GET THE FACTS: is a non-partisan Web site run by the Annenberg Public Policy Center at the University of Pennsylvania, which has several articles debunking common misconceptions about the health-care reform plan

White House staffers and others respond to opponents' charges at


Some things you should know about the 1,000 page proposed House bill on health reform:

  •  It will take until 2018 to get all the components of the bill up and running
  •  The uninsured won't be covered until 2013 (after the 2010 and 2012 elections)
  •  The bill creates a brand new federal bureaucracy: the Health Choices Administration
  •  In 2011 the government starts collecting higher taxes on upper income people to pay for the overhaul.
  •  In 2010 the government sets up a Health Advisory Committee led by the Surgeon General to recommend a basic benefits package.
  •  In 2011 the Committee unveils a recommended package for adoption by the HHS Dept.
  •  In 2012 (a presidential election year), low income seniors get additional financial assistance with prescription drug plans.
  •  In 2013 insurance companies are barred from including a pre existing condition limitation. A health Insurance Exchange is established including an option for a government sponsored plan with premiums estimated at 10% lower than private plans.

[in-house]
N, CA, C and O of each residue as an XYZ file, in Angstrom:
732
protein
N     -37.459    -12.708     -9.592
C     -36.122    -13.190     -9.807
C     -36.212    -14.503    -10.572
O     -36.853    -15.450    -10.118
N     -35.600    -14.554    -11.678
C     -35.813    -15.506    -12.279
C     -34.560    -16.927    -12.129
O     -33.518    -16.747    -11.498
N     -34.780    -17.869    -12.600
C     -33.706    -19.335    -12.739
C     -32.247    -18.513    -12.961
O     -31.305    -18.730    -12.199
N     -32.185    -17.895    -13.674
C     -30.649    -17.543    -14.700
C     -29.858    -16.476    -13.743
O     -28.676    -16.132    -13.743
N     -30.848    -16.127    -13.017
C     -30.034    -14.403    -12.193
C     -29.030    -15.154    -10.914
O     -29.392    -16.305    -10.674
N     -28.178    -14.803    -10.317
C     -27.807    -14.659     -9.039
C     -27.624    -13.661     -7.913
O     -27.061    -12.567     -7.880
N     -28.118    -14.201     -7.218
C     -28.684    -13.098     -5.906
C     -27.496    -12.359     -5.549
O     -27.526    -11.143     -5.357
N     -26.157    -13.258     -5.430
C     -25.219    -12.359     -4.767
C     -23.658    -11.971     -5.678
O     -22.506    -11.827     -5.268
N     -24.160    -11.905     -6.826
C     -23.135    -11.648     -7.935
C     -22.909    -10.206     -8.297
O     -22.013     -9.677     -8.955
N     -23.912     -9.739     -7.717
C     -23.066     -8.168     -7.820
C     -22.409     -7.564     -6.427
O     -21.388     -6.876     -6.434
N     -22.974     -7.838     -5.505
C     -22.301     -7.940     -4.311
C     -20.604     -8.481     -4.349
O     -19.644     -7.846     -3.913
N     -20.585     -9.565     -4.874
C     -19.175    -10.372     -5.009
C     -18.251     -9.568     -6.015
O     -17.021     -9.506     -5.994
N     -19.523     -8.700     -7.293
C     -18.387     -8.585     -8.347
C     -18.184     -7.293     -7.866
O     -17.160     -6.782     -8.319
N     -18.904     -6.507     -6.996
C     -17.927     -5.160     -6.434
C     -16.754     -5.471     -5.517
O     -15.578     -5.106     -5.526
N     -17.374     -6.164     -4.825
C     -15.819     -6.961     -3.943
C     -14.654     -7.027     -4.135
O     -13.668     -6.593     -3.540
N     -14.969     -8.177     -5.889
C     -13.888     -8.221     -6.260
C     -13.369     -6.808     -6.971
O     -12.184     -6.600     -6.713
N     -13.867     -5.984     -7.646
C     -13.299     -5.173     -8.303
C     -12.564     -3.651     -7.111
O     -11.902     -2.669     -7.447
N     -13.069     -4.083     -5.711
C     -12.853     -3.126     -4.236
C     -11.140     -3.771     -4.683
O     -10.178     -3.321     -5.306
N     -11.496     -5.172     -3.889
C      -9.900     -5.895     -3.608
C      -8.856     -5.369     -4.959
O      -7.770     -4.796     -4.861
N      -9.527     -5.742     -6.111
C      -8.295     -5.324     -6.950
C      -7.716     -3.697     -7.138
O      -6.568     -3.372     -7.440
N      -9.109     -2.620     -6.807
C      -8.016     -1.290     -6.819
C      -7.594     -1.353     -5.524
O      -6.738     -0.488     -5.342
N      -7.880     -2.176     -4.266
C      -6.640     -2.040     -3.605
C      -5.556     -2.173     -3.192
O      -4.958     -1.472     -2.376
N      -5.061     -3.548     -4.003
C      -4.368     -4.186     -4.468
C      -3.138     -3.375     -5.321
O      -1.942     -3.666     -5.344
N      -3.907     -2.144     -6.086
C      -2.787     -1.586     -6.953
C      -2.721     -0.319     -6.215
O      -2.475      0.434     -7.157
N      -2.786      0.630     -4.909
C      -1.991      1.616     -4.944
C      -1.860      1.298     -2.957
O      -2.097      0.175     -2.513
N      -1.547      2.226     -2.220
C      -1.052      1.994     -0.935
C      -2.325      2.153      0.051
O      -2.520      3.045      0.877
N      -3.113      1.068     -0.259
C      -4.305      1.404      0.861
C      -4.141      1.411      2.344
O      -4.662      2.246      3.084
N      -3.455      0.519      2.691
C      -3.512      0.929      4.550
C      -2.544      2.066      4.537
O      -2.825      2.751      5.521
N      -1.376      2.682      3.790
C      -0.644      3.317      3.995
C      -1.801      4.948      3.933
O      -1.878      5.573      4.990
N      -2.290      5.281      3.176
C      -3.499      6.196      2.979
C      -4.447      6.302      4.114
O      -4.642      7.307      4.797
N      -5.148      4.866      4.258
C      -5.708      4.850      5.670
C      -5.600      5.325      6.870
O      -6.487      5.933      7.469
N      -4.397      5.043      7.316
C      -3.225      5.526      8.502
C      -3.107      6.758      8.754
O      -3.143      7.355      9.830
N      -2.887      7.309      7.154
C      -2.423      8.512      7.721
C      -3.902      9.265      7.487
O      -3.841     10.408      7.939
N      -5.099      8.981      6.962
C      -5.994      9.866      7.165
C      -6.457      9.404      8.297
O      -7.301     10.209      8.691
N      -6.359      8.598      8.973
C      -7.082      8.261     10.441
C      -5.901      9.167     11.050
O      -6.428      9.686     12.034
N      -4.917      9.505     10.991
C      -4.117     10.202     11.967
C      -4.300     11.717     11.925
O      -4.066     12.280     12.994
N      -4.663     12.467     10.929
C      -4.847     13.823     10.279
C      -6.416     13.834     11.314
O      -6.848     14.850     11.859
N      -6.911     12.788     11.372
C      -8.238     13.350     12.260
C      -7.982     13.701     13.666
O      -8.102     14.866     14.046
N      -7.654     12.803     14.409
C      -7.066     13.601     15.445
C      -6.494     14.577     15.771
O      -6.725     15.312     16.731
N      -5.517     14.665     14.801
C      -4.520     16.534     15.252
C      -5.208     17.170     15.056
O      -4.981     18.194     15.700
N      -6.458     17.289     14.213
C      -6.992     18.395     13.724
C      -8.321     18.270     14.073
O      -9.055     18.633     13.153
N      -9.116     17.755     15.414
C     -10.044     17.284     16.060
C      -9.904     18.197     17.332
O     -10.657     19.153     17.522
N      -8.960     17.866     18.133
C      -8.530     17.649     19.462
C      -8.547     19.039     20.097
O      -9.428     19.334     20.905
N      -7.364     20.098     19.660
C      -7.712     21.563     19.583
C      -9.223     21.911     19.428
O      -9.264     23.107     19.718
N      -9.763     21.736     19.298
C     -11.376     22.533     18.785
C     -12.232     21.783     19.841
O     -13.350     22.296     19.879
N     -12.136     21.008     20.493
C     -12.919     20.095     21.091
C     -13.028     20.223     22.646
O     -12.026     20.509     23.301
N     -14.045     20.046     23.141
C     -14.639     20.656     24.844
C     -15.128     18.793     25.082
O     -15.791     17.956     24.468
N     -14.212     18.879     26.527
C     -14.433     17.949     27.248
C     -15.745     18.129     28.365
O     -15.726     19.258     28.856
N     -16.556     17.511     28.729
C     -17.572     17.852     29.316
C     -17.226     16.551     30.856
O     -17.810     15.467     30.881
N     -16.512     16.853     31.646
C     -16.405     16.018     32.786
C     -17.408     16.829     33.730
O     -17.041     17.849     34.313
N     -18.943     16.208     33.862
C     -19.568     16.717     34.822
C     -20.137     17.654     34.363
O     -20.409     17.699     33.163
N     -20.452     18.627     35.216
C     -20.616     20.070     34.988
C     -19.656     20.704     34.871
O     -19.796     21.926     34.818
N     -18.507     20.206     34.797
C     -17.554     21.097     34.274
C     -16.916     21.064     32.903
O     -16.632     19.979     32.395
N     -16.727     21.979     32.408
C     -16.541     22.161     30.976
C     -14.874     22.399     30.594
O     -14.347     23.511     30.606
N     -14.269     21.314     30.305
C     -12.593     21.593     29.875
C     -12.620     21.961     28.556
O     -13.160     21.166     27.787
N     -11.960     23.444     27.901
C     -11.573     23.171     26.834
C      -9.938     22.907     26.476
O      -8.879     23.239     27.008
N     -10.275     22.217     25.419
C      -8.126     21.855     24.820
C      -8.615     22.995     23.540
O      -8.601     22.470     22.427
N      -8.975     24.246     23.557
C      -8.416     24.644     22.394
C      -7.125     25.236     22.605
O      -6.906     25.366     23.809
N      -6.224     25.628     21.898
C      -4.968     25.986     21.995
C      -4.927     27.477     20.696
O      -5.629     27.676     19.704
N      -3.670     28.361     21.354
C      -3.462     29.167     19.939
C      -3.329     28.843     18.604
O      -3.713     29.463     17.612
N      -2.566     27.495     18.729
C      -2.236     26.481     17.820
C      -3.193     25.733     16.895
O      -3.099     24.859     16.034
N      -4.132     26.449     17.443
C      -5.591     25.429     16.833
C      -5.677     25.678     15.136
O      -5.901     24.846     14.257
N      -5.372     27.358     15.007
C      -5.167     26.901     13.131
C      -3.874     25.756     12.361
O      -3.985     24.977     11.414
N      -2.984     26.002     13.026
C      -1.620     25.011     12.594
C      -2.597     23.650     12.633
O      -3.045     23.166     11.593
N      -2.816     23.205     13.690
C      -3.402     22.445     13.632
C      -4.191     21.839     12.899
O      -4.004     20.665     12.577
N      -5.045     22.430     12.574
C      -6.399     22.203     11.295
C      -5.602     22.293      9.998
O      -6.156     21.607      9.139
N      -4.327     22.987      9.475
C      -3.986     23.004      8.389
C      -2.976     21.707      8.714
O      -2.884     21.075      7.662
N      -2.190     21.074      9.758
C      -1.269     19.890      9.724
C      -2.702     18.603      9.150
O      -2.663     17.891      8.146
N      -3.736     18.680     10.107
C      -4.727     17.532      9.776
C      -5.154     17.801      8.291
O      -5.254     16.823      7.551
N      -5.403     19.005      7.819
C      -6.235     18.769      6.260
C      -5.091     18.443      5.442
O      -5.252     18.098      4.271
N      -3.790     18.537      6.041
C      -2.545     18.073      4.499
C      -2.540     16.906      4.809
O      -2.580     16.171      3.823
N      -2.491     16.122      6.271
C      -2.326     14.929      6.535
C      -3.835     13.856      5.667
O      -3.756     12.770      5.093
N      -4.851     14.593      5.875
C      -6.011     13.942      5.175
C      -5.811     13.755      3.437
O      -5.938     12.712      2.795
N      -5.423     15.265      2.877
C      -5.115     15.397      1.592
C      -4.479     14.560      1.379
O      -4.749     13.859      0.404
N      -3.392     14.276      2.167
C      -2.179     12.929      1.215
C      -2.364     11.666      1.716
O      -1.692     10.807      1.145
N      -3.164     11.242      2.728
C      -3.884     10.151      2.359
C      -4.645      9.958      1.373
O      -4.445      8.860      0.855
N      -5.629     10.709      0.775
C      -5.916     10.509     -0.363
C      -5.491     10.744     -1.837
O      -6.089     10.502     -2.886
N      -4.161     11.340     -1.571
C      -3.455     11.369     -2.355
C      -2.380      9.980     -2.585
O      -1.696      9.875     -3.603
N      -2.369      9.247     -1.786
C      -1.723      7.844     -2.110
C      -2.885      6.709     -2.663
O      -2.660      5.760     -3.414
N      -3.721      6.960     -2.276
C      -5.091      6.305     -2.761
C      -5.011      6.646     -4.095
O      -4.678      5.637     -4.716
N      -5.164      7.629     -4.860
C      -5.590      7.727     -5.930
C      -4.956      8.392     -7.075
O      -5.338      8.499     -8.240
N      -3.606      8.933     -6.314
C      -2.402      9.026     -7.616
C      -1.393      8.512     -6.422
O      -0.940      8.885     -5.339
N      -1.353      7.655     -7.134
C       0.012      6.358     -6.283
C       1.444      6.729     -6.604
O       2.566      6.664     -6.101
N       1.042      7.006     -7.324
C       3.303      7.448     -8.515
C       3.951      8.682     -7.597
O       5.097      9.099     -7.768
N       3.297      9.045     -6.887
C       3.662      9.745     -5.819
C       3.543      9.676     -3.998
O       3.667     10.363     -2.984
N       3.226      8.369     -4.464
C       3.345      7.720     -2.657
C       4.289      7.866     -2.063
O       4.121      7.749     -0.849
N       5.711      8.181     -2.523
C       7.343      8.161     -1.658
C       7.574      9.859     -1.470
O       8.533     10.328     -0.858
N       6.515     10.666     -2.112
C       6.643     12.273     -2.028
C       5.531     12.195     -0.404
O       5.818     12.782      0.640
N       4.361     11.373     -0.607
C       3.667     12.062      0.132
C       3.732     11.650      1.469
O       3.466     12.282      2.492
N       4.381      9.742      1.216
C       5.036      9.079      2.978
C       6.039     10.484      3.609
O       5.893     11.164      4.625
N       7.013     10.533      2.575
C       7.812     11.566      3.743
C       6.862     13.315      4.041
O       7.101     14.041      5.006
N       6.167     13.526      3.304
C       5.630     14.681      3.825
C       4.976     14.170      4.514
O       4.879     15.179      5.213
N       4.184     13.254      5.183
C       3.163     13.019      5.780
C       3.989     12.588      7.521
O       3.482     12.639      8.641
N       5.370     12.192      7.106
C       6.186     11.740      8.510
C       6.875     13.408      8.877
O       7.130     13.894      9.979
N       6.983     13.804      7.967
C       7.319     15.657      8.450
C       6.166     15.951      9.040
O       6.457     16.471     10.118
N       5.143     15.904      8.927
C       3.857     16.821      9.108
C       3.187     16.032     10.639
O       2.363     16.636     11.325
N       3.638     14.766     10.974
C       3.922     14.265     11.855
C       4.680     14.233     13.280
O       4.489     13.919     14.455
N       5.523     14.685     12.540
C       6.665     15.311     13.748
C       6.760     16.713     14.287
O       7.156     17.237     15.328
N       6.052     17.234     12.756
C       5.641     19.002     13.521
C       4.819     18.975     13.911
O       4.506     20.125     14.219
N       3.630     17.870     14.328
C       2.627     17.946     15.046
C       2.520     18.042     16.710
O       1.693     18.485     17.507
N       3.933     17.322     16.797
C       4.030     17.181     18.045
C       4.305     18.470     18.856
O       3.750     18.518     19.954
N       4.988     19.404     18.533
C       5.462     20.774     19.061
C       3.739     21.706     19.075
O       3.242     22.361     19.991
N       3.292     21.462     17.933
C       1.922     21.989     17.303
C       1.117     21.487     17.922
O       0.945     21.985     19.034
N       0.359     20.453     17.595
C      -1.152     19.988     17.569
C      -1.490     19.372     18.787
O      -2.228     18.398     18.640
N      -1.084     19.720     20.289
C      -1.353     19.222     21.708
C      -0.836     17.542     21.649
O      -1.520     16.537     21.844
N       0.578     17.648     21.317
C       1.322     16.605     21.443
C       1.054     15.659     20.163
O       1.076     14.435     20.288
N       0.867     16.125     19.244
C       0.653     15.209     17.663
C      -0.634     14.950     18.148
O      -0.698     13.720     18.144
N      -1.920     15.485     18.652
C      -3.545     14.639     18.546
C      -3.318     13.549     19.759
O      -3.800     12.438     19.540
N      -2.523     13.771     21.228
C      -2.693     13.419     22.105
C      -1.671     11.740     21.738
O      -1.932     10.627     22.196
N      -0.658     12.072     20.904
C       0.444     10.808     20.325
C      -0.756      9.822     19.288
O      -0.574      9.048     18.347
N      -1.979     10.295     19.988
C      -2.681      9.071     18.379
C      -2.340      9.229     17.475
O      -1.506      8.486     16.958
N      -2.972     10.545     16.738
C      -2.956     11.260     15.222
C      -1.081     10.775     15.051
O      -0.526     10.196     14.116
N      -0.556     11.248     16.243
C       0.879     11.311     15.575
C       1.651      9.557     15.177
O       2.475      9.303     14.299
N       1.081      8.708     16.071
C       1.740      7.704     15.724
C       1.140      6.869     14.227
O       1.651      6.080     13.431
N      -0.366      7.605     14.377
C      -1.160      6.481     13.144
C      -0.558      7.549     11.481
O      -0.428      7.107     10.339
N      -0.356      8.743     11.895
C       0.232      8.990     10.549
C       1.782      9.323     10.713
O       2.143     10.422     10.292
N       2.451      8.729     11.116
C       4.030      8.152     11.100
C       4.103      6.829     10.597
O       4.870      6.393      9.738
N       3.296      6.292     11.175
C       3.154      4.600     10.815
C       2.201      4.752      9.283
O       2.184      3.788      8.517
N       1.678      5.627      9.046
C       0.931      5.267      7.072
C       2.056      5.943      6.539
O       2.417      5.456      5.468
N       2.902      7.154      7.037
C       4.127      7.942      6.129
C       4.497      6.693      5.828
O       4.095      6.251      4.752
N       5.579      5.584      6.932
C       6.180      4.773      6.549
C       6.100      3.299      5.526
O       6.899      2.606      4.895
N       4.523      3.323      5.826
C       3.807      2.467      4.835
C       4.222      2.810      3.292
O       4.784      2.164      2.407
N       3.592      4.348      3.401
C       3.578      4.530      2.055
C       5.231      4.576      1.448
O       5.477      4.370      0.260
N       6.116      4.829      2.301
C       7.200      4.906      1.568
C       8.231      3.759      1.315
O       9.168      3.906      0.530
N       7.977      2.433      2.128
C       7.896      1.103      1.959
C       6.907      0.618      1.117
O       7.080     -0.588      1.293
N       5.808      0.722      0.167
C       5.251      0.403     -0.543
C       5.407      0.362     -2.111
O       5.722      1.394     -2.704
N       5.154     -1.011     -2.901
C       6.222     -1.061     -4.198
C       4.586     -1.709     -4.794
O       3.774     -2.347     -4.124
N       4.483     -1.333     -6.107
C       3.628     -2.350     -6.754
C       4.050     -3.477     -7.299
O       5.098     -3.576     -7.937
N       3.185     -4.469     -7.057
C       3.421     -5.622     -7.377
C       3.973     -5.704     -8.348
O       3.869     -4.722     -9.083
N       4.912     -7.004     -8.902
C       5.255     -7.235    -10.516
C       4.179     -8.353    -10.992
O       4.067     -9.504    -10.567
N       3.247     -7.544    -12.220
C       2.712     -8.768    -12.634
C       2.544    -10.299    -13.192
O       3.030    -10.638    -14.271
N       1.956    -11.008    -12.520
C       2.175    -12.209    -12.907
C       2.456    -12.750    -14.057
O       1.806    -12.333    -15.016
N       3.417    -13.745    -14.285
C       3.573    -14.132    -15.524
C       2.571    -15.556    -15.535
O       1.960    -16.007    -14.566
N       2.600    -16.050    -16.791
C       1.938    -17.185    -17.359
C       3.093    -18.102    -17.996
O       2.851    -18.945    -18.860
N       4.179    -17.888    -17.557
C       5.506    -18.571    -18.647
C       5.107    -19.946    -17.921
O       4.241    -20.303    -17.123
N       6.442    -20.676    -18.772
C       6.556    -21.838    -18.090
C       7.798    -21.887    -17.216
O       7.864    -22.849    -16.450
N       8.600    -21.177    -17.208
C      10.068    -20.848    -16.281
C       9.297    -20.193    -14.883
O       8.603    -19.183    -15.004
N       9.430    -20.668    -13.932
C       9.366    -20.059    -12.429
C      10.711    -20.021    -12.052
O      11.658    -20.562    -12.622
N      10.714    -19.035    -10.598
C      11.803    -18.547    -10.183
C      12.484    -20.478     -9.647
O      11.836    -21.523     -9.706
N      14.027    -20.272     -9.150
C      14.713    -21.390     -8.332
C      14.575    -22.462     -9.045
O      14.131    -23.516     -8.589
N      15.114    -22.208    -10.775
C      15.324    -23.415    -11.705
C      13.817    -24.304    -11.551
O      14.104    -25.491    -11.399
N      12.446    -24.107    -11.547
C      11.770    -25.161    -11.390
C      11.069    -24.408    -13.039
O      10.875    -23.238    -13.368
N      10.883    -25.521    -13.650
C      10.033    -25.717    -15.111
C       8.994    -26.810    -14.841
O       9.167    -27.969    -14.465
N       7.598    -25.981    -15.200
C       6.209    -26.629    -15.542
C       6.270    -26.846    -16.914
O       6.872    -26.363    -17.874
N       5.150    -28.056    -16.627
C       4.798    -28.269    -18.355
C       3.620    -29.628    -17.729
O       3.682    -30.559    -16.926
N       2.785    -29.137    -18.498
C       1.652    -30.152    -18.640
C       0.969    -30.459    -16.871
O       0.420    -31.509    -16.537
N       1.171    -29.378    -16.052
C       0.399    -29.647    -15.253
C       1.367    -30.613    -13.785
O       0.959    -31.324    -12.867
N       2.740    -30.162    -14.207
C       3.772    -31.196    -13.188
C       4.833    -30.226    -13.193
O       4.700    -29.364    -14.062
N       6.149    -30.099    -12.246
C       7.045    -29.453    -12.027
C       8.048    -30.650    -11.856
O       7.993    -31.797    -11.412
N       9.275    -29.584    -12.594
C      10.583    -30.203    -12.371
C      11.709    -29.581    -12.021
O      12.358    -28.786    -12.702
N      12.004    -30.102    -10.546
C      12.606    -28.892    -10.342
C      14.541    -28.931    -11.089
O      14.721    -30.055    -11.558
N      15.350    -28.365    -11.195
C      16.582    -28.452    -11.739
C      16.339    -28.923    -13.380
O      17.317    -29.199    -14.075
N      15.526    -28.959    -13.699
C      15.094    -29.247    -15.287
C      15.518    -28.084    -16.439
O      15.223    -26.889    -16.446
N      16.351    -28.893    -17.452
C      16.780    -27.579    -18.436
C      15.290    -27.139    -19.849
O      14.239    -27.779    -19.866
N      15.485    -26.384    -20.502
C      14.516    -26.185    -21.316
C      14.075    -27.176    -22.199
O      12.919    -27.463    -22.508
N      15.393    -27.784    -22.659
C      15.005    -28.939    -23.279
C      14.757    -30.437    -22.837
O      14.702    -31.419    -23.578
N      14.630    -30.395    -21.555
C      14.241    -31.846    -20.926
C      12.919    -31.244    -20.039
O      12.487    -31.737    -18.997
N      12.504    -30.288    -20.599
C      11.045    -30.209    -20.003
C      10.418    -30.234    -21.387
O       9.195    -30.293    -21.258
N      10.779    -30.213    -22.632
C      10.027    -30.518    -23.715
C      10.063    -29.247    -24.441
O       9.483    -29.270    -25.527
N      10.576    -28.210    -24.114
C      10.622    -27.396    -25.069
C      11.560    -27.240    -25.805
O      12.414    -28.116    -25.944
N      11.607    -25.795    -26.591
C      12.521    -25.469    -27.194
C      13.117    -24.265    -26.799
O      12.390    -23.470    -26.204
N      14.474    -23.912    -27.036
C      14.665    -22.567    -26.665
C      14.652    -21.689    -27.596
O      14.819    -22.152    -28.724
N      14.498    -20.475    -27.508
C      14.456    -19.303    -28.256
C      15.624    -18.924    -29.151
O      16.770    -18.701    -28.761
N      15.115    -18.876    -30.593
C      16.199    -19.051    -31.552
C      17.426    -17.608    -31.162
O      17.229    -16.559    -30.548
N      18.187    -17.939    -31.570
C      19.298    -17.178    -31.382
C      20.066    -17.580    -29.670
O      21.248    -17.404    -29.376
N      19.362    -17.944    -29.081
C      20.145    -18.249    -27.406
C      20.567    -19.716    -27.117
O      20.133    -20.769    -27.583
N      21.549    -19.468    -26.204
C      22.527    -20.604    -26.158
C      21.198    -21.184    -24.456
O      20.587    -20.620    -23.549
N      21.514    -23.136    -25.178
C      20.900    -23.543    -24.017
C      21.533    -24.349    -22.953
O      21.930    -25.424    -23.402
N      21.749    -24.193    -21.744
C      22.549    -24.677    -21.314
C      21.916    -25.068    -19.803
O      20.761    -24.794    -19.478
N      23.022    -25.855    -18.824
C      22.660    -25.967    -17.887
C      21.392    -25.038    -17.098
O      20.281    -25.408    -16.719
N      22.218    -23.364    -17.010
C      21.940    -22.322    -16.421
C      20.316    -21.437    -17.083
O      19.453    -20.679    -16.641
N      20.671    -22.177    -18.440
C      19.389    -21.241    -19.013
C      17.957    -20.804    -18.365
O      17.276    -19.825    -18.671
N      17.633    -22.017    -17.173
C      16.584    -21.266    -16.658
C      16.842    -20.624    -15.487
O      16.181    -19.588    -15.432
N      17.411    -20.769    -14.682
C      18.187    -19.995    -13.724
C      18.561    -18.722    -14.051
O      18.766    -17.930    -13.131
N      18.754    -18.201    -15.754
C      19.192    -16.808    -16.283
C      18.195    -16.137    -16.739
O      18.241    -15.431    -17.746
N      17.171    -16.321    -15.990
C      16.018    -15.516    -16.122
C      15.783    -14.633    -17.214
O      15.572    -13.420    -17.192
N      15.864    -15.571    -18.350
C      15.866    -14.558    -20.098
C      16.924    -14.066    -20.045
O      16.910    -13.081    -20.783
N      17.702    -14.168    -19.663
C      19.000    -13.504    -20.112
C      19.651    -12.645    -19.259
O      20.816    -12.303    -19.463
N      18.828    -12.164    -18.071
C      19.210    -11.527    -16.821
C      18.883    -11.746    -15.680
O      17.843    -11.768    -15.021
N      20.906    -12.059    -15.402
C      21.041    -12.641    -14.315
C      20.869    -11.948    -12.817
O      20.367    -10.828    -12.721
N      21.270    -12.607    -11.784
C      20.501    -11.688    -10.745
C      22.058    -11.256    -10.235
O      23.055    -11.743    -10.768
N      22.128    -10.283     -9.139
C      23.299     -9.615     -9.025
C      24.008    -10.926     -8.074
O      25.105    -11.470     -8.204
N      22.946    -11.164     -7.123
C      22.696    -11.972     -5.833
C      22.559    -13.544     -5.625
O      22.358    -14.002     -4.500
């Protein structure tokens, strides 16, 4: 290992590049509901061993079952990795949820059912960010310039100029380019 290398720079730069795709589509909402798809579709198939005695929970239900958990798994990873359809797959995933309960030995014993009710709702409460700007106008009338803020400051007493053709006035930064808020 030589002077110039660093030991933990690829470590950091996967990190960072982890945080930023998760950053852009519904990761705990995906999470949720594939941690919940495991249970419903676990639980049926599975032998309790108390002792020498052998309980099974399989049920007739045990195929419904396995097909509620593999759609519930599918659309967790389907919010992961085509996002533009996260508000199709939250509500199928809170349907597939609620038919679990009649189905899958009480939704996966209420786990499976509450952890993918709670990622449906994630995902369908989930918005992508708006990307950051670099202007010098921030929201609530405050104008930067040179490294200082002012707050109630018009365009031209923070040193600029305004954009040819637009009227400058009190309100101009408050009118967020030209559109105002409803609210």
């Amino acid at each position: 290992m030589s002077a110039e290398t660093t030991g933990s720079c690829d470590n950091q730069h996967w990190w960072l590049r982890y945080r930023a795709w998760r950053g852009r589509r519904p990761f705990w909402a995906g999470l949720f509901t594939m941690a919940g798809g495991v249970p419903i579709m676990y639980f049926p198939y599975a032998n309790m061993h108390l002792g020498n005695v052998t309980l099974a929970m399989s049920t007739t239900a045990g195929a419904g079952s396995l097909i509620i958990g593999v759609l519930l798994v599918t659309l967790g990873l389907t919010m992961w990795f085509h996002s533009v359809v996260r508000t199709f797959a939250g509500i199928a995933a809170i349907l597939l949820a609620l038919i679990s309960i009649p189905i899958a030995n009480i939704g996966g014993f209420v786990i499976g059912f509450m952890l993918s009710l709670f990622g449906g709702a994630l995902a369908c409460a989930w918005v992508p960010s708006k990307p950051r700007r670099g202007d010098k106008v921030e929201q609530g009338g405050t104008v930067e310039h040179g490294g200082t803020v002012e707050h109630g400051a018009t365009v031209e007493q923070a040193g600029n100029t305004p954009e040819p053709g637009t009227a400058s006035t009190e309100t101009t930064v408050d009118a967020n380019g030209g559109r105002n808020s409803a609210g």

•  In 2014 the exchange is expanded to include companies up to 20 employees and people who can't afford premiums under their employer's plan.
  •  In 2015 the government decides whether to open the health insurance exchange and the government sponsored plan to all employers
  •  In 2018 employers who provide coverage outside the exchange must offer at least the same basic benefits available through the government pool.
    Government-Run Health Care May Mean Waiting In Line...PLEASE CHECK OUT THIS VIDEO CLIP:

Governor David A. Paterson signed into law three Governor's Program bills that will make health insurance more affordable and improve access to health care for New Yorkers. The first extends the period of time for COBRA coverage from 18 to 36 months; the second permits families to cover their young adult dependents through age 29 under their job-based insurance; and the third enacts a series of managed care reforms to make health insurance work better for consumers and permit timely access to necessary health services.

For a FAQ on the New York COBRA matter, you can visit the COBRA Control blog at: